修辞

Unit 1

1.it will go as it meanders or leaps and sparkles or just glows. (metaphor)

2.They are like the musketeers of Dumas who, although (allusion)

3.although they lived side by side with each other, did not delve into,(metaphor)

4.without any focus and with no need for one, that suddenly the alchemy of conversation took place, and all at once there was a focus. (metaphor)

5.The glow of the conversation burst into flames. (metaphor)

6.We had traveled in five minutes to Australia. (metaphor)

7.The conversation was on wings. (metaphor)

8.What all this tells us is of a deep class rift in the culture of England after the Norman conquest. (metaphor)

9.The Elizabethans blew on it as on a dandelion clock, (simile)

10.but it should not be laid down as an edict , and made immune to change from below. (metaphor)

11.I have an unending love affair with dictionaries (metaphor)

12.The King's English is a model—a rich and instructive one--but it ought not to be an ultimatum. (metaphor)

13.the King's English slips and slides in conversation.(alliteration, metaphor)

14.the sinister corridor of our age," (metaphor)

15.Other wise one will bind the conversation, ,(metaphor)

16. We would never hay gone to Australia, (metaphor)

Unit 2

1.As the corpse went past the flies left the restaurant table in a cloud and ,(metaphor)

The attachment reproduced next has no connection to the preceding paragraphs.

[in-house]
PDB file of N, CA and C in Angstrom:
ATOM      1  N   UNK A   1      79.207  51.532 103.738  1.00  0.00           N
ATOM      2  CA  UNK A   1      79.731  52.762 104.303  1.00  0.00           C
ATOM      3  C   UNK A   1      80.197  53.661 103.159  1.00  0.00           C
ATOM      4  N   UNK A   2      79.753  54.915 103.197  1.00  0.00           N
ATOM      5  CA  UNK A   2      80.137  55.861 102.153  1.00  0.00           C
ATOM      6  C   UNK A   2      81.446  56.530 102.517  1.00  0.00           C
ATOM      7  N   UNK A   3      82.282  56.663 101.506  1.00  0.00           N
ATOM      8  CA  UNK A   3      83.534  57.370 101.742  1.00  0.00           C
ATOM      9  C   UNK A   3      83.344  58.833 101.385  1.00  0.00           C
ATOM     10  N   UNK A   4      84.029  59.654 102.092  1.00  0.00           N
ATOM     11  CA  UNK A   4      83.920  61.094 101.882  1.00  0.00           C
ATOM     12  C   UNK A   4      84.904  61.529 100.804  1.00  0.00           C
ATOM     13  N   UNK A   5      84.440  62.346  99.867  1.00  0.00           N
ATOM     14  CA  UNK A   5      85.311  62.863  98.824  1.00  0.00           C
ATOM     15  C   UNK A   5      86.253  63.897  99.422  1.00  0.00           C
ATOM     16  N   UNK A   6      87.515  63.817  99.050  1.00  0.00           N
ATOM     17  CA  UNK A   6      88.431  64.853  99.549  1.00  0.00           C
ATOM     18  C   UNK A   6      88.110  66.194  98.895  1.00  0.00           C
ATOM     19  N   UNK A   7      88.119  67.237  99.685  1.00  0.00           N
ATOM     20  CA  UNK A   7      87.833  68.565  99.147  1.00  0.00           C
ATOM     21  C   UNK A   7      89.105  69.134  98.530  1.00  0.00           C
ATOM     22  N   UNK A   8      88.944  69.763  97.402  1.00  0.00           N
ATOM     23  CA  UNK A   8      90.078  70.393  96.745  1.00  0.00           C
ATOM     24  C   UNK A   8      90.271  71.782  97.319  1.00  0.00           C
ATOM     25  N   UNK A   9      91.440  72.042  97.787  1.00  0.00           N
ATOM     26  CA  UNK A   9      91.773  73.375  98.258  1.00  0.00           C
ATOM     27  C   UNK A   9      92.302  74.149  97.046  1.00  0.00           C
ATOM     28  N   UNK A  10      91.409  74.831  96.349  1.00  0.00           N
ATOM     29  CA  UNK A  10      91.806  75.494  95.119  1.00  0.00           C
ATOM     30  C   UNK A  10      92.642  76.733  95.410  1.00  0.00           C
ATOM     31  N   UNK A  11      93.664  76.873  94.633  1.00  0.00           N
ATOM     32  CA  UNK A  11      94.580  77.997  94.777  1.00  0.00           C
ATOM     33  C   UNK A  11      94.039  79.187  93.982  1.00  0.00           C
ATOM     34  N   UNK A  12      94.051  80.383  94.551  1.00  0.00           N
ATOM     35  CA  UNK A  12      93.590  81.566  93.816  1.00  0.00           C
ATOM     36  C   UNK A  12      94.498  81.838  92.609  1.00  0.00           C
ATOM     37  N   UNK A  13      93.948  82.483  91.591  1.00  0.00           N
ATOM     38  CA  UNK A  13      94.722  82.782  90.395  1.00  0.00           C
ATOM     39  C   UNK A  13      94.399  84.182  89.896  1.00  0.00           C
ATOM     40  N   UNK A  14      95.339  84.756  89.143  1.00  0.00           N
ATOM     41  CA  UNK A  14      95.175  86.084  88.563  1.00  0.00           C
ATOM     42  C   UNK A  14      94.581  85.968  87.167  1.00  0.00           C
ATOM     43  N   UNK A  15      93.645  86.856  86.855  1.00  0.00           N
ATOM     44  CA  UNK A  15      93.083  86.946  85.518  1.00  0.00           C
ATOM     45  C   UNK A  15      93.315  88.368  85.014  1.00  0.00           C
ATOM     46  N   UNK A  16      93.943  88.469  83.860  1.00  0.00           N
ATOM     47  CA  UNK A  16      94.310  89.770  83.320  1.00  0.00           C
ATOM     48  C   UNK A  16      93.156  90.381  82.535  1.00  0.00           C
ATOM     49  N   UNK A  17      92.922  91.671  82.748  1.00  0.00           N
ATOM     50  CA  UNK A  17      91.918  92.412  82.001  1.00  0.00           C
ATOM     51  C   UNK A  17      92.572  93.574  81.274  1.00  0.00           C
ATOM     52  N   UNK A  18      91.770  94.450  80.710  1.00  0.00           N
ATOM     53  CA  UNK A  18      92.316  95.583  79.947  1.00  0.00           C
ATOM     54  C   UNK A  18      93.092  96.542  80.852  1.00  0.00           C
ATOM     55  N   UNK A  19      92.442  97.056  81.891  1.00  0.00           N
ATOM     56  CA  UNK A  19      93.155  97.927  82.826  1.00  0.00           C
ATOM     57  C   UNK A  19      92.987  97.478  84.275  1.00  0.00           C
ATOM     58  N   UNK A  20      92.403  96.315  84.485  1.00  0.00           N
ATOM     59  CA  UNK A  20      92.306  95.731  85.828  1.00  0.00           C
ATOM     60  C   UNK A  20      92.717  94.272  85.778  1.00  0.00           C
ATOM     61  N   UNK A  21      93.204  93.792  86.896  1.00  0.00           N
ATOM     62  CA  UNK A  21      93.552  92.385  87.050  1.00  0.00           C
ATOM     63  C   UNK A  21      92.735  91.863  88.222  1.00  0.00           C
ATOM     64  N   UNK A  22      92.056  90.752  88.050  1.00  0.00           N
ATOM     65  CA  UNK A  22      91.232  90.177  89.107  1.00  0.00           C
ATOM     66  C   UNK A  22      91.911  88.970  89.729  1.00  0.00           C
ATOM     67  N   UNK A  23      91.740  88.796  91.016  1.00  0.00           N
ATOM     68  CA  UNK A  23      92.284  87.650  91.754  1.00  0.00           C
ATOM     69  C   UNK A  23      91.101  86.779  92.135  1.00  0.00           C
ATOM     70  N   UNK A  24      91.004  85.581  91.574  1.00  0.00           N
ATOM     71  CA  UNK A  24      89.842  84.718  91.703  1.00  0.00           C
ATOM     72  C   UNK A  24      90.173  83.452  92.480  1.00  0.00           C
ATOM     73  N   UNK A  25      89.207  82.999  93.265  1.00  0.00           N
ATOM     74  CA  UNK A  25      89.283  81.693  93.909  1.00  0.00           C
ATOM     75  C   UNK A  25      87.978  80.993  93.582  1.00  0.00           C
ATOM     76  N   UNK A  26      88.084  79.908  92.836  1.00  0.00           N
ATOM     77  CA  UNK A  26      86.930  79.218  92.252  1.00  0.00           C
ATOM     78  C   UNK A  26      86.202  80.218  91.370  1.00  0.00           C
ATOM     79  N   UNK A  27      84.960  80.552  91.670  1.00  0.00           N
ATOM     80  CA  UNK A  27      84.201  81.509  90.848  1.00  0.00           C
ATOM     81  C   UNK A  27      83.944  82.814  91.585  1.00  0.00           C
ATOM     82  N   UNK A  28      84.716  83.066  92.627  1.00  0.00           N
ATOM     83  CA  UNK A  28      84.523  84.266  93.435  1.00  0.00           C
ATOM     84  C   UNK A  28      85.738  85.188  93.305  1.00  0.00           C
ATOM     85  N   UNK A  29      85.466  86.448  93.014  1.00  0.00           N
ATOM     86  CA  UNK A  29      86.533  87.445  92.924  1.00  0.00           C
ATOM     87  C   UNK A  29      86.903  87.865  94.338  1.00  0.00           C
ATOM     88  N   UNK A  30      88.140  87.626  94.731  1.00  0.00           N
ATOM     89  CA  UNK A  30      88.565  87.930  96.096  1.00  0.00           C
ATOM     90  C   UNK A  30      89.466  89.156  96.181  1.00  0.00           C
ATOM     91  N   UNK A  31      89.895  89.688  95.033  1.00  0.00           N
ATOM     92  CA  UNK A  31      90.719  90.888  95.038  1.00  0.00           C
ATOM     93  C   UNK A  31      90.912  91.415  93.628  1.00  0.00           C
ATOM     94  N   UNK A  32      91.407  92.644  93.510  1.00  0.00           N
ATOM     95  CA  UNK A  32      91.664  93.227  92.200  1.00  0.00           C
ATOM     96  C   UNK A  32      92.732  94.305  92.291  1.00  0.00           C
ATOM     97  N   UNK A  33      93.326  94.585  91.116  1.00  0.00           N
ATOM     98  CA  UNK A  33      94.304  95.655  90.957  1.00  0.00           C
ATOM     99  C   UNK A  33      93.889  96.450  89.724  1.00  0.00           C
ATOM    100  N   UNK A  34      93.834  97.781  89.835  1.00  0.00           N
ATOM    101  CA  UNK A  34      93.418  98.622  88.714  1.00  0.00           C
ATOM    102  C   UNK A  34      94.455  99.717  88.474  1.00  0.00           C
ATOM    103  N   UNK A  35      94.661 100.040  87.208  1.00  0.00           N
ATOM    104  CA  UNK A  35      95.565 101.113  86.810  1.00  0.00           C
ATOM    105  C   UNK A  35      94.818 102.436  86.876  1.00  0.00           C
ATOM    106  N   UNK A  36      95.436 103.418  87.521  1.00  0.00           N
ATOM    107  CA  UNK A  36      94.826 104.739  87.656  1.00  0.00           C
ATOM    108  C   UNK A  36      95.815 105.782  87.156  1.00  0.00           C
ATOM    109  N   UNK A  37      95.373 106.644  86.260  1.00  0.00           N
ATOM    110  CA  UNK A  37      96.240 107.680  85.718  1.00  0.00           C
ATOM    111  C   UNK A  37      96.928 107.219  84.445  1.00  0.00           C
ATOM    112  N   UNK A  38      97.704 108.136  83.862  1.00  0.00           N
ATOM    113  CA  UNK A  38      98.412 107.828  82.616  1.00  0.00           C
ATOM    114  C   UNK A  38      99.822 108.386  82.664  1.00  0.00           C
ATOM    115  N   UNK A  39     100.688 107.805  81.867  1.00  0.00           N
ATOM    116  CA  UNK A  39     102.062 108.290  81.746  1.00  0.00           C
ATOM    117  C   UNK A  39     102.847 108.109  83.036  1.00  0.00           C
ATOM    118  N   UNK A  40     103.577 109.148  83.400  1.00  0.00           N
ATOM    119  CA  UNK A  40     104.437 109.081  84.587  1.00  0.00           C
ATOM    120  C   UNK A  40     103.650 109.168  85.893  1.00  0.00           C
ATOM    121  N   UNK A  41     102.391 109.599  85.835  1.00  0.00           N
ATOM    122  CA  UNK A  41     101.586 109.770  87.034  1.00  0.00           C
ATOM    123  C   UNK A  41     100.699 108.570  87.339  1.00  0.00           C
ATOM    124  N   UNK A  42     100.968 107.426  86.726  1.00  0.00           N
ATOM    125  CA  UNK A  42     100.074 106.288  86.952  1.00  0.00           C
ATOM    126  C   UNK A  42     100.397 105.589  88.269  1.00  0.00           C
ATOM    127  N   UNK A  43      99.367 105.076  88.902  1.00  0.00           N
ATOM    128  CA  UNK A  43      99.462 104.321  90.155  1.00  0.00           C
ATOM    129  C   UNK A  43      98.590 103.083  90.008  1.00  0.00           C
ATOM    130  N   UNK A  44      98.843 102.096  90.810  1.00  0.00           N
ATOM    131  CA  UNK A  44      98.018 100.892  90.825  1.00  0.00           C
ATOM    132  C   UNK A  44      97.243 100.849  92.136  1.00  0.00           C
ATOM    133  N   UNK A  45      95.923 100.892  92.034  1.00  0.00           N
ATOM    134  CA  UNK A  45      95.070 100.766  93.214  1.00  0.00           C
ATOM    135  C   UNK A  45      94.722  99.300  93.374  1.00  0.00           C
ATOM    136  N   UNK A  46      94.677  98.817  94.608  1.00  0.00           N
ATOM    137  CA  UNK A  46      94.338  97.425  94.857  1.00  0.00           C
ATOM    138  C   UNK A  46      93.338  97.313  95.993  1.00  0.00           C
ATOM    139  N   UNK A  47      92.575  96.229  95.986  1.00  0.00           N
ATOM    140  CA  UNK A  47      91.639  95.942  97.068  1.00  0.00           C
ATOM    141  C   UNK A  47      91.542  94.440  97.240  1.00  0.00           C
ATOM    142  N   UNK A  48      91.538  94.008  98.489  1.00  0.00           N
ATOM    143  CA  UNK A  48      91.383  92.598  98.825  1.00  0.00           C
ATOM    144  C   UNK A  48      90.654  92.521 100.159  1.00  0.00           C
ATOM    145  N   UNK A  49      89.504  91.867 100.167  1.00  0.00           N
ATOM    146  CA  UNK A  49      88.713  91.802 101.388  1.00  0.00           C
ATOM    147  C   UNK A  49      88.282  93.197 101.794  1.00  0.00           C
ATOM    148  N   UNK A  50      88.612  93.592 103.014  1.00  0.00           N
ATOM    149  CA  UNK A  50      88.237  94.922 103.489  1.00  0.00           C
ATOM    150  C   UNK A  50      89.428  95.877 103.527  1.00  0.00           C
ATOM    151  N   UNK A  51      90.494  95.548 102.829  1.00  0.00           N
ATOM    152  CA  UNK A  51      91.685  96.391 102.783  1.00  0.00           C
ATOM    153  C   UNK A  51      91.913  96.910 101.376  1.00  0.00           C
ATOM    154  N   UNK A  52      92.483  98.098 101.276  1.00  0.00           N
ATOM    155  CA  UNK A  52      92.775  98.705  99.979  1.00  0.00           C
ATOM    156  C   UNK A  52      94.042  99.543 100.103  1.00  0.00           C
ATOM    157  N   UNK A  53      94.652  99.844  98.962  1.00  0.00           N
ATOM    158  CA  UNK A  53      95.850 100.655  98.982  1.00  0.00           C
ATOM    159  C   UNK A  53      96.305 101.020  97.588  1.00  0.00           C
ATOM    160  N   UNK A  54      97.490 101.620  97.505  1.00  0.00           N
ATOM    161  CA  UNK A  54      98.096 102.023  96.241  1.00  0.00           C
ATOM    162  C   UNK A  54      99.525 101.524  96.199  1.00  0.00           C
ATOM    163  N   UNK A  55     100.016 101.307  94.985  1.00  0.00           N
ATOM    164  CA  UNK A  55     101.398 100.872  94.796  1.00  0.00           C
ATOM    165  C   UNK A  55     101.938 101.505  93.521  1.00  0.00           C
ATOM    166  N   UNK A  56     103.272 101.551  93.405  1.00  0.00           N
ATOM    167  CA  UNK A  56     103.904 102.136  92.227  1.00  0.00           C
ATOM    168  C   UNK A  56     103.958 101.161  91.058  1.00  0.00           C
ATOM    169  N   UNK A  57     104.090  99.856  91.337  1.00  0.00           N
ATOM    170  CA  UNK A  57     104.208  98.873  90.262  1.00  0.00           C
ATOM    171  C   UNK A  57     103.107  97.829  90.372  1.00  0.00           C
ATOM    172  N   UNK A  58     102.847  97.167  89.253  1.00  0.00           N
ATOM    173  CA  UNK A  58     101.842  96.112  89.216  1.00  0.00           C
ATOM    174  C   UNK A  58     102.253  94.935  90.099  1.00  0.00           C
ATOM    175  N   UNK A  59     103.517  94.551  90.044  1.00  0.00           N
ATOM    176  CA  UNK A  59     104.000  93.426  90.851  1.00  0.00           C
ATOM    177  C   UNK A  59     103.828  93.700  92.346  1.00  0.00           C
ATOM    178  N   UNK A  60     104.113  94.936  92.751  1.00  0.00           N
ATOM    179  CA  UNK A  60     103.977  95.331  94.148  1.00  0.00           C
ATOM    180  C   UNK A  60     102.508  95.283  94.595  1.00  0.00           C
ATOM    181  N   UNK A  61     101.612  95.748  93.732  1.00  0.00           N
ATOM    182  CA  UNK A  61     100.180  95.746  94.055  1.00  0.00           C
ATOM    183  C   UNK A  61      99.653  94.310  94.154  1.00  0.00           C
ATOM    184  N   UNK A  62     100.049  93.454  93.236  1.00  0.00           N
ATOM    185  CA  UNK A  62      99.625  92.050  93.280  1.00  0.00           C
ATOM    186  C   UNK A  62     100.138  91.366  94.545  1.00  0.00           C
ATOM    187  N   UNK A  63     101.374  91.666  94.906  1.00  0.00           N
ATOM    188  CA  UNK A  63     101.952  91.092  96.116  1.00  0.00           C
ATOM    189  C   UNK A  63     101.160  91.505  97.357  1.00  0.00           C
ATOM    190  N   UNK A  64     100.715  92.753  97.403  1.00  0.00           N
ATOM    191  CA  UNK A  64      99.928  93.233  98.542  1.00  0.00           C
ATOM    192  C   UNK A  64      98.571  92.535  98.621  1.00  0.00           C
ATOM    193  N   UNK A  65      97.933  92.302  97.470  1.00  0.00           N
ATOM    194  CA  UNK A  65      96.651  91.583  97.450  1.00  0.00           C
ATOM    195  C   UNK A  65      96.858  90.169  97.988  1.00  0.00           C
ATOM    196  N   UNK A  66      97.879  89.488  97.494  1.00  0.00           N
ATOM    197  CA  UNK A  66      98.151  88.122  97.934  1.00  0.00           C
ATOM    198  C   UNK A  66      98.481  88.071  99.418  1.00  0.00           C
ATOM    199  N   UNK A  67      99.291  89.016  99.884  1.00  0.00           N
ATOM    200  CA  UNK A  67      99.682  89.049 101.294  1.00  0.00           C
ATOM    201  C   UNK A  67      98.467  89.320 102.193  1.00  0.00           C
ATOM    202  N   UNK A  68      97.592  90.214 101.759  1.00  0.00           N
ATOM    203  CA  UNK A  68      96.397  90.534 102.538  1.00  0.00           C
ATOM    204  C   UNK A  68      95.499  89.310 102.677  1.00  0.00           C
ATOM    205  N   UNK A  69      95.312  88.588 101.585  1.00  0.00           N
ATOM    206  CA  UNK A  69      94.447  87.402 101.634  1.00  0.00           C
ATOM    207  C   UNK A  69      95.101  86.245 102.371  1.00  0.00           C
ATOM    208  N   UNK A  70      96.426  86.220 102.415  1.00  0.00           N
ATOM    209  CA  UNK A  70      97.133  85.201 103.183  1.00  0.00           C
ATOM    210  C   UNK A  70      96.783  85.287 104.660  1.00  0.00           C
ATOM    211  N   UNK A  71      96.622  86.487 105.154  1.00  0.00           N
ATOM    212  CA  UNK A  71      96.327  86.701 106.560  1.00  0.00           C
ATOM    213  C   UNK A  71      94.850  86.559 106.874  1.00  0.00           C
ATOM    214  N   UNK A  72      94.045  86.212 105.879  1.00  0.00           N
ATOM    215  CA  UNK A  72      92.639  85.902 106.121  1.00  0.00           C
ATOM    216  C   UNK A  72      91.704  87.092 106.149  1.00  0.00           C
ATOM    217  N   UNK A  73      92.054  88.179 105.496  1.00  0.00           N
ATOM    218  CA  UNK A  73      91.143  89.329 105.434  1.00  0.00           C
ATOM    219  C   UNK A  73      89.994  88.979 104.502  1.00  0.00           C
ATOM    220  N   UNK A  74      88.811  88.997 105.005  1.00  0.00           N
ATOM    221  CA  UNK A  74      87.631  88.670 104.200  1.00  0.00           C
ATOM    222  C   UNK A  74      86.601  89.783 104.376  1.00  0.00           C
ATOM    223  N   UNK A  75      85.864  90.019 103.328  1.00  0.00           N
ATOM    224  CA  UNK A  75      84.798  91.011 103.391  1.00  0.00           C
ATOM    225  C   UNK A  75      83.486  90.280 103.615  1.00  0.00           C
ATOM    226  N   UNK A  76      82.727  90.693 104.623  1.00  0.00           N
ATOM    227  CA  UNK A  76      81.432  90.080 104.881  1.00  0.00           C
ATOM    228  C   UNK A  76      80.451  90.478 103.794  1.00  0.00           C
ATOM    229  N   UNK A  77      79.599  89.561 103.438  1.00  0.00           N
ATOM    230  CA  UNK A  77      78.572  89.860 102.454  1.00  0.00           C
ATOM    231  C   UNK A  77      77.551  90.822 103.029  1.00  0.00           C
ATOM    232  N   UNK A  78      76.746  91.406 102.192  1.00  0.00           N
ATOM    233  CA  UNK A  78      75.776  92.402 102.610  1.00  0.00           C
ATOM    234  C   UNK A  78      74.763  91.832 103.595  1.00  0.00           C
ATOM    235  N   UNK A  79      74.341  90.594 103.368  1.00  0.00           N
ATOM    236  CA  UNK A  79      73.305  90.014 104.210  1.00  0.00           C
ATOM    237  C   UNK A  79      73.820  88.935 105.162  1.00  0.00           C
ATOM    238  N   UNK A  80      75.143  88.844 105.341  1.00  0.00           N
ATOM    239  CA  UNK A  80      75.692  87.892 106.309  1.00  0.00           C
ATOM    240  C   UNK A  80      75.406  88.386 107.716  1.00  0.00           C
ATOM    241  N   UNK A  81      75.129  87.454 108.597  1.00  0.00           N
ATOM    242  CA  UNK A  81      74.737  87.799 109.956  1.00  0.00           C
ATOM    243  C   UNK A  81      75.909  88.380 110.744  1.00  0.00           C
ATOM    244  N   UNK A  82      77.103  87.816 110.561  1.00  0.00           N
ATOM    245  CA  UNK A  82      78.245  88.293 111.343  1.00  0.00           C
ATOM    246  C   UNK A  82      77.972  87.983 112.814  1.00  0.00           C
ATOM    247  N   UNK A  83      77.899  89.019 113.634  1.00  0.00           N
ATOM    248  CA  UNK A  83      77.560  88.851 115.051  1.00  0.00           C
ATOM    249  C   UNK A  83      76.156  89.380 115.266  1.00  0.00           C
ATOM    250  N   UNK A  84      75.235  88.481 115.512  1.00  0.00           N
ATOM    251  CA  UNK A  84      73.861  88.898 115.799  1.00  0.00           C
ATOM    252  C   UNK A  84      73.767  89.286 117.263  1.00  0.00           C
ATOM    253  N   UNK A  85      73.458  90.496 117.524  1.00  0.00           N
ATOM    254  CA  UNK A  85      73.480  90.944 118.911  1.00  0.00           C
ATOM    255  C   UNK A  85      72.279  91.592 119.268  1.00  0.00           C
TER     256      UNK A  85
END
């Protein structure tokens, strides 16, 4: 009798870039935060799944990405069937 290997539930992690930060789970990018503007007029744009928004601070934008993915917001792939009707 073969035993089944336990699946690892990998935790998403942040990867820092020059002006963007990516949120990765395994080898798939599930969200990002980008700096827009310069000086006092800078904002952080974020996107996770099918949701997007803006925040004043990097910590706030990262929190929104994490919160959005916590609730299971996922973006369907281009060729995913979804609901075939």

2.all men and boys, no women--threaded their way across the market place (metaphor)

3.No gravestone, no name, no identifying mark of any kind. (elliptical)

4.Are they really the same flesh as your self? Do they even have names? (rhetorical)

5.there is generally running a little river of urine (metaphor)

6.there was a frenzied rush of Jews, (transferred-epithet)

7.Still, a white skin is always fairly conspicuous. (synecdoche)

8.No one would think of running cheap trips to the Distressed Areas. (ironical)

9.I am not commenting, merely pointing to a fact. (understatement)

10.winding up the road with a clumping of boots and a clatter of iron wheels.(onomatopoeia)

Unit 3

1.We observe today not a victory of party but a celebration of freedom, symbolizing an end as well as a beginning, signifying renewal as well as change. (repetition)

2.t hat the torch has been passed to a new generation of Americans, (metaphor)